Diet trends, like the hopes and expectations of those who follow them, tend to operate in violent peaks and troughs. For the fad known as ‘clean eating’, 2016 was something of a bumper year. The trend – with its back to basics righteousness and Instagram-filtered purity – was the most Googled diet term last year, but by the start of this year it had been thoroughly discredited.
In 2016, clean eating propped up an ailing publishing industry and made celebrities out of a number of its proponents, including the Hemsley sisters who were granted a prime time series on Channel 4. The BBC Good Food website gave clean eating its own section amid bandwagon-jumping from more high street brands than you could shake a carrot and stick at. The gravy train (or, as clean eaters would have it, bone broth train) was off and away.
All this despite the fact that the backlash against clean eating had already begun in the dying days of 2015, when Nigella Lawson wondered aloud whether all this talk of ‘clean’ might not paint the rest of us as somehow ‘impure’. Then, in July last year, the Guardian pointed out the distinctly moral streak in the rhetoric and The Spectator argued clean eating was worse than just a silly fad. As greasy, lovely, meaty American-style food began to brand itself as ‘dirty’, eating became, between all the blood and greenery, surprisingly black and white. It’s a western thing, the Guardian noted, this sharp division between pleasure and virtue: a hangover from our English Protestant past.
The religious implications weren’t deeply buried. Look at the language – the Hemsley sisters’ website promises a ‘simple, mindful and intuitive’ enlightenment that, despite its simplicity and intuitiveness, needs a Buddhist-cum-Alcoholics-Anonymous ‘15 pillars’ to work itself out. ‘Deliciously’ Ella Mills, meanwhile, (the movement is nothing if not nifty with an adverb) asks her acolytes, with the air of a born again Christian, to ‘Love Your Food’ and ‘Love Your Self’.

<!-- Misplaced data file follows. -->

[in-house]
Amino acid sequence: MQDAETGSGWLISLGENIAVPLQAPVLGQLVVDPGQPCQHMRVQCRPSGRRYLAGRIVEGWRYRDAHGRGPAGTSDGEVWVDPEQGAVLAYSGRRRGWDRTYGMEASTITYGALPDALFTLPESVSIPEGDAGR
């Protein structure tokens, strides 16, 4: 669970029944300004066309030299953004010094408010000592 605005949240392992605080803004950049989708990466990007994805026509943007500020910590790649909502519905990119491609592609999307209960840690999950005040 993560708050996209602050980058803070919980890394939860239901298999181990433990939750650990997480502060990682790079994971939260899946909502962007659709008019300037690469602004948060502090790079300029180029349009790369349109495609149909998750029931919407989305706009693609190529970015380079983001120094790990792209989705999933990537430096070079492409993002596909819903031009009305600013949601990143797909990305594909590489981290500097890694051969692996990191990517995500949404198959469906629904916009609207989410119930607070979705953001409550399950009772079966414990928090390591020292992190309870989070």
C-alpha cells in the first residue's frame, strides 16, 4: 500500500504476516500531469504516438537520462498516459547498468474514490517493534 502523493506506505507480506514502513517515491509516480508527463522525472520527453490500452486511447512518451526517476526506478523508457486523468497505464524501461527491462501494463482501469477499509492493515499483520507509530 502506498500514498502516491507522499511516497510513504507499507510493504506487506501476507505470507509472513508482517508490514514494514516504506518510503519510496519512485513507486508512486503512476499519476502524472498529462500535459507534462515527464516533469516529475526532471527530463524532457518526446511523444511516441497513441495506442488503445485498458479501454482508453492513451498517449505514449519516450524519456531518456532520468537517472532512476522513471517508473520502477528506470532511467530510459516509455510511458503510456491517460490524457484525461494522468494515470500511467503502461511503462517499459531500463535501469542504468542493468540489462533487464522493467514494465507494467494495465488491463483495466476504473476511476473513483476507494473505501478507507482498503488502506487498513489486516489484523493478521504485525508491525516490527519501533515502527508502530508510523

With opposition to clean eating now in full flow, the movement’s household names are trying to distance themselves from this tricky term. The Hemsley sisters went on record recently to say they ‘have never, ever used the phrase “clean eating”’, while Mills fronted a BBC Panorama documentary called Clean Eating: The Dirty Truth last week to publicly execute it.
So which lifestyle ethos will take its place? A quick Google Trend search reveals ‘wellness’ is this year’s front runner.
Wellness is a vaguer philosophy than clean eating that takes in exercise, alternative medicine and mindfulness, as well as nutrition. Yoga features prominently. A quick check of the National Wellness Institute website reveals a terrifying looking chart featuring ‘the Six Dimensions of Wellness’ and empty sentences such as ‘Wellness is a conscious, self-directed and evolving process of achieving full potential’.
If clean eating reeked of a mainstream religion, wellness has strong echoes of a cult: hopefully, it will be similarly discredited in the coming year.